Wednesday, February 15, 2017

Gateway Tech Tools for Tech Tentative Teachers

In every school community there are a handful of great teachers – the teachers who are passionate about their students, experts in their content, and beloved by the families they have served – who are also kind of scared of technology. Either they have little experience using tech in their personal lives and therefore do not see how it applies to the classroom, or they have been burned by bad technology rollouts and learned to rely on their tried-and-true non-tech strategies. No matter the reason, they are great teachers and there is a way to change their experience with technology to benefit both them and their students. Often it is up to the instructional technology coaching staff to help facilitate the transition. Here are a few tools and strategies that I've seen work, and that might work for you.

Traditional Teaching Strategy: Slide Decks
Gateway Technology Tool: Pear Deck

Especially at the secondary level, teachers have relied on slide decks to structure lesson instructions and content delivery for decades. Remember when Power Point was the latest in EdTech? Power Point has come a long way, but direct instruction is on it's way out. The tool that is helping some slide deck traditionalists make the shift to hands-on instruction is Pear Deck. Using the Pear Deck platform in a BYOD or 1-to-1 classroom, each student connects to the teacher presentation, answers interactive questions or challenges, and then learns from the resulting data from the peers in the classroom with them. A few teachers who have invested a lot of time in designing their slide decks over the years have started experimenting with Pear Deck and their students are the beneficiaries.



Traditional Teaching Strategy: Video Clips
Gateway Technology Tool: PlayPosit

Pulling quick but effective video clips from YouTube, Khan Academy, Vimeo, and other sites is a long-standing practice of teachers everywhere. Many have gone farther and have started using the simple cameras on their phones to create and share their own instructional videos. While having students watch a video is a good first step, it is not interactive or hands-on. PlayPosit allows teachers to import videos from any of the platforms I just mentioned (and more) and then add interactive elements like questions, reflective pauses, and hyperlinks to enrichment resources online.



Traditional Teaching Strategy: Writing Assignments
Gateway Technology Tool: Blogs

Alan November has been encouraging
teachers to help students publish their
work for years. Image source.
When student write for their teacher, they are invested in the writing process because of the grade they hope to earn. When they write for an audience that could include their parents, extended family, friends, or the world beyond they are invested in the writing process because they know an audience includes people they care about and people they don't even know yet. First impressions are important!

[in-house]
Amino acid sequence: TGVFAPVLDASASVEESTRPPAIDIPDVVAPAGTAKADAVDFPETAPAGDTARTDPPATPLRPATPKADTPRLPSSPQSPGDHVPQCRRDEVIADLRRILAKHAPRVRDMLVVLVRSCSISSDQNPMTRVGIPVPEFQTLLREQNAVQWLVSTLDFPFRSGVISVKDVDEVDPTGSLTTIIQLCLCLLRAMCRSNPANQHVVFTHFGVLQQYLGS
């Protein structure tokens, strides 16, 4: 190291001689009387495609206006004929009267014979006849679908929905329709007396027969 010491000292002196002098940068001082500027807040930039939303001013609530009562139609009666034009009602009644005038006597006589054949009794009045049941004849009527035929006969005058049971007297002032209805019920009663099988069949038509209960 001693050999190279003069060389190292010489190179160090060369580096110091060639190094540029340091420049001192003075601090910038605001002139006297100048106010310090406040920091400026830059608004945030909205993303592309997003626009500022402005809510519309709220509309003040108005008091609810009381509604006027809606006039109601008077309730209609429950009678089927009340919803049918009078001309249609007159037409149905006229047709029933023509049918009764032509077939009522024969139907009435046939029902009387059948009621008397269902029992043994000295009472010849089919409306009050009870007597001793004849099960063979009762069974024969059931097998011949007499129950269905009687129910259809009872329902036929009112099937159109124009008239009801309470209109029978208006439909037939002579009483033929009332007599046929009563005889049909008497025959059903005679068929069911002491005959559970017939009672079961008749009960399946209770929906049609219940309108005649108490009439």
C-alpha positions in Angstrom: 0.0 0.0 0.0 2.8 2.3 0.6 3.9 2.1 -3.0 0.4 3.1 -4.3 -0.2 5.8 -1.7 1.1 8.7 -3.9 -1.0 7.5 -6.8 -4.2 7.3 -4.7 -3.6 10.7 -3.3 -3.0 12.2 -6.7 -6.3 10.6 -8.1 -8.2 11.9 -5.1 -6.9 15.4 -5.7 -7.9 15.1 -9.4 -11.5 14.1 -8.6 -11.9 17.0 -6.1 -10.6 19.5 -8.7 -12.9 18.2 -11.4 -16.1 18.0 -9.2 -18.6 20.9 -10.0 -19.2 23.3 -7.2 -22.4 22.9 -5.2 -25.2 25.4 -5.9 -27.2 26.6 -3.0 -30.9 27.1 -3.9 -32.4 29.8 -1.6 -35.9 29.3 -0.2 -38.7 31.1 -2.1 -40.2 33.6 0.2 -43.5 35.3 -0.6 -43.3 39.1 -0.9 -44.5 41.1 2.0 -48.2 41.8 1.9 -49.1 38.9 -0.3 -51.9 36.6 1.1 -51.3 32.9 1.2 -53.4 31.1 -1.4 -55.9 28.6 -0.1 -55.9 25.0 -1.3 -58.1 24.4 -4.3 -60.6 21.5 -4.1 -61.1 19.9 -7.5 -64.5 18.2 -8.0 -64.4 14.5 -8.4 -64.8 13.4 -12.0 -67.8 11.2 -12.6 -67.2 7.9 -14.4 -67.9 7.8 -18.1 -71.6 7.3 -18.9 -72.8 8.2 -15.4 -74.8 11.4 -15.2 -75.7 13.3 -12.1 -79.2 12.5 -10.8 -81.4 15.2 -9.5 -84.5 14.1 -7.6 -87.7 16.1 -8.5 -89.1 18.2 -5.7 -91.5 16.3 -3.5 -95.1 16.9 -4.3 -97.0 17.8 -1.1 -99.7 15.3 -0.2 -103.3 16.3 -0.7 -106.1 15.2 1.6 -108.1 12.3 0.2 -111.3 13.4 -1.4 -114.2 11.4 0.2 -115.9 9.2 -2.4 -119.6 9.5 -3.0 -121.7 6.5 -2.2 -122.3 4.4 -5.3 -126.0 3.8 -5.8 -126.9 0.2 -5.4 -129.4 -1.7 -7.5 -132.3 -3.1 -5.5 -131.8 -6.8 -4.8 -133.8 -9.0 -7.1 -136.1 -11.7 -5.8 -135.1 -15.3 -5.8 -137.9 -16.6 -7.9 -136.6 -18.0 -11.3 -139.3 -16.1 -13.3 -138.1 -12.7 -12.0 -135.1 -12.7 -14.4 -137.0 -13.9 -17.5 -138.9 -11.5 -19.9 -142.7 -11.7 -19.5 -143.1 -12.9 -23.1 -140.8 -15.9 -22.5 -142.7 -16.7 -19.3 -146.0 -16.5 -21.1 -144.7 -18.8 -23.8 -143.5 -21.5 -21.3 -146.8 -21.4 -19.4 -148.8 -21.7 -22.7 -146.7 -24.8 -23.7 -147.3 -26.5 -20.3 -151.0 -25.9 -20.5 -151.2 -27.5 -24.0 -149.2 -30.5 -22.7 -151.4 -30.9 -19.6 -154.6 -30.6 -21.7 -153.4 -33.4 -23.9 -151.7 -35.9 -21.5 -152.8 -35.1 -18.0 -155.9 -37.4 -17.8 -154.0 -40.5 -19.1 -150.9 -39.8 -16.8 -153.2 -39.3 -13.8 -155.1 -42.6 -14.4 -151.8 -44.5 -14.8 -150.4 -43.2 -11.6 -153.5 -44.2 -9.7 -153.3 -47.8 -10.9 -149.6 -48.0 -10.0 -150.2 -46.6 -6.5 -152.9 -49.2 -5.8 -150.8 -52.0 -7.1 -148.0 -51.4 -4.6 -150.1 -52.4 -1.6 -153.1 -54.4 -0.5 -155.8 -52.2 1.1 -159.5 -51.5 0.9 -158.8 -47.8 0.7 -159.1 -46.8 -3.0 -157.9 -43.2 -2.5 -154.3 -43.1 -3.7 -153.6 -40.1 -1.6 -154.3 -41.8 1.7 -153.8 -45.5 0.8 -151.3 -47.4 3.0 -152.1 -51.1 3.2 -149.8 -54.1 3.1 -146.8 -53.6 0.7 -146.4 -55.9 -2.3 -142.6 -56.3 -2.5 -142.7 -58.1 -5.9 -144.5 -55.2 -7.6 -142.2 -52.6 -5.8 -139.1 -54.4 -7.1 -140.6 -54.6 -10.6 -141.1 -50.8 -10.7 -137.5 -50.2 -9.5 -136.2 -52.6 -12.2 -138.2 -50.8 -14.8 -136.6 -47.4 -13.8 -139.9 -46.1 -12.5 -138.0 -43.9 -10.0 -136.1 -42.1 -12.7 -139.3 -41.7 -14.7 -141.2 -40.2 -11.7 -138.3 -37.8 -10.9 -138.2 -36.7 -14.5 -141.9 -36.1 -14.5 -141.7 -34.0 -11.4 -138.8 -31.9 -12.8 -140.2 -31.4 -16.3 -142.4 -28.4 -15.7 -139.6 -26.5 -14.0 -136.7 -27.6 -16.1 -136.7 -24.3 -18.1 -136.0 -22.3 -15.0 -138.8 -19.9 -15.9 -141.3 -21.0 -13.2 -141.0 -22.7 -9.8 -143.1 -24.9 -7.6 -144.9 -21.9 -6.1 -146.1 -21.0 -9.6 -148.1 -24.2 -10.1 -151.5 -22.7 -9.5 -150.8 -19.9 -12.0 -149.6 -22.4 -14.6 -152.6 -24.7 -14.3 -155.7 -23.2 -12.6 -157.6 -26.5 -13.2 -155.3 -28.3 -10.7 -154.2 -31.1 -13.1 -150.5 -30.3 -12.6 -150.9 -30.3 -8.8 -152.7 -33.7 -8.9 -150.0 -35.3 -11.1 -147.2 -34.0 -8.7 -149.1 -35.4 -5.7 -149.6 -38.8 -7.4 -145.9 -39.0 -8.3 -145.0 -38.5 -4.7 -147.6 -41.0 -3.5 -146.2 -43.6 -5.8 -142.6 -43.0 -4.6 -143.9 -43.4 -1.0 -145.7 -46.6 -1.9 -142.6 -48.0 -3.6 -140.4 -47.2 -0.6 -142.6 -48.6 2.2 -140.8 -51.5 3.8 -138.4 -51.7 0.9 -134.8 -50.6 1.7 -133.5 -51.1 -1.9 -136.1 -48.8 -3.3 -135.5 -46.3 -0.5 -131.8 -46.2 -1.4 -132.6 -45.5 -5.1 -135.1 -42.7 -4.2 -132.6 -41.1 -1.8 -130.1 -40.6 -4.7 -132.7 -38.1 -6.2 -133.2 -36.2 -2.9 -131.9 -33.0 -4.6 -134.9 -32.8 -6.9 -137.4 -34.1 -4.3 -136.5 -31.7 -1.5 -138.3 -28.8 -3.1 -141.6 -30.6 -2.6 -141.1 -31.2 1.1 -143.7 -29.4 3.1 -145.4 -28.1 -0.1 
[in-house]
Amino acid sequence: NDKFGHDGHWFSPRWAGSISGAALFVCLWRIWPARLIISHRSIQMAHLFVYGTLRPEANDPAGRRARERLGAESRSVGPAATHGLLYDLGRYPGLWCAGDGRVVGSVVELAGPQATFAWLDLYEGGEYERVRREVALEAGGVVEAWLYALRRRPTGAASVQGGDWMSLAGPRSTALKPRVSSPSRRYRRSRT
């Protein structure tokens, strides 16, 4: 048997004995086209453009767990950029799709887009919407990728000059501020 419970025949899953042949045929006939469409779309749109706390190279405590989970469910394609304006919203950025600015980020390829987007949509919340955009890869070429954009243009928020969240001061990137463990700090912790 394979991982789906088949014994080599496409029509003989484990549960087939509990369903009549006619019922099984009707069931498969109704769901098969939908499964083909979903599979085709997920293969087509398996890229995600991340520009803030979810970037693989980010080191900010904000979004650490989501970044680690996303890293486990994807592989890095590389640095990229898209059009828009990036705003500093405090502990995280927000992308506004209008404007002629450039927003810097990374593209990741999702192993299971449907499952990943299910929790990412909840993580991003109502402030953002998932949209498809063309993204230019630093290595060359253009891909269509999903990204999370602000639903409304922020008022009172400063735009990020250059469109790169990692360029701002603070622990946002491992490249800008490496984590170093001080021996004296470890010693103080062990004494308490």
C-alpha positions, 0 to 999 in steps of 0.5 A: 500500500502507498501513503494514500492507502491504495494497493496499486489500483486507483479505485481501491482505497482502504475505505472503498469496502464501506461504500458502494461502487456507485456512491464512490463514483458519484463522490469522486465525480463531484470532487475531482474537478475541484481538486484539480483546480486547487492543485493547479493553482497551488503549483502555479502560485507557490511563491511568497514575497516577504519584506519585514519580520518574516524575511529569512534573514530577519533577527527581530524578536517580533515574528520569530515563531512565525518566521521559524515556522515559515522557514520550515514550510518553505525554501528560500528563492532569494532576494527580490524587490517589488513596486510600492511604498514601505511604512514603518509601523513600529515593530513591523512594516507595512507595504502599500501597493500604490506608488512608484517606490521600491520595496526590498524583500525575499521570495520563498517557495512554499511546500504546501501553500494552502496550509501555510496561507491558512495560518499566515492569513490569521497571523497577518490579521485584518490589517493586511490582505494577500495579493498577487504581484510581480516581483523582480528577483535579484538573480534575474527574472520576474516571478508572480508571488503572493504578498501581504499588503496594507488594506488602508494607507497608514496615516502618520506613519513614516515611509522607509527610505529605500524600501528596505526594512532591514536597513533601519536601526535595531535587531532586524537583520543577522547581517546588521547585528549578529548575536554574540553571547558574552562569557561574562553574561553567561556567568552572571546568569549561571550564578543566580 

For G Suite schools with well-established digital citizenship programs that have prepared students for online publishing etiquette/responsibility, Blogger is a good solution. It integrates well with the programs that students and teachers are already using and the dashboard is consistent with other online publishing tools.

If your technology administrators want more control over hosting, safety, and security then it is worth considering CampusPress, from the same company that brought us EduBlogs and WordPress. Another option is GoEnnounce. It combines the ability to share student work with a digital citizenship curriculum to help students and teachers understand why online sharing is important.

The great thing about starting with blogs for publishing student writing is that blogs have the potential to help students publish so much more. They can embed photos, videos, simulations, and even the code they write themselves as they advance in their academic careers. Soon, their blog will be more than a record of their writing. It will be a full-on digital portfolio of their creations.

___________


If there are excellent teachers at your school who need a little nudge to unleash their teacher-power with edtech, one of these three strategies and tools might be the key that unlocks their potential.

Thursday, February 9, 2017

What Would George Washington Think of the Internet?

The way we communicate is more instantaneous and media-rich today than ever before in history. But both history and modern times are peppered with testy relationships, varying personalities, and complicated politics. While we sometimes think that life is so different today from the start of U.S. history, we have more in common with the people who lived at the beginning of our nation's story than we think. This also means that we struggle with communication in many of the same ways. Using the lesson and materials below, you can help your students feel more connected with history by talking with them about the ways they connect with one another online.

Earlier this week, Safer Internet Day was observed in over 100 countries all over the world including the United States. This year's theme is Be the change: Unite for a better internet and the event was held at the National Constitution Center in Philadelphia and was hosted by ConnectSafely. Throughout the event, the speakers and performers reminded the nearly 200 students in the audience that their actions and voices are more important than they think. The young users of technology today are creating the internet of the future with every swipe, keystroke, and photo/video upload. In the same way our nation's founders were shaping the future as they drafted the Constitution, we are influencing the future every time we hit post or publish.



I was honored to help design and kick off the student activity portion of the day. We asked the participating students, who hailed from schools in Philadelphia and the surrounding towns, what early U.S. citizens and residents might say about the way we use the internet today. Their answers were inspiring and we captured a few with photos.

"I keep my family secrets but I see photos of yours every day."
These girls learned that James Madison's stepson struggled with addiction
and debt. Madison did his best to help without making the struggles public,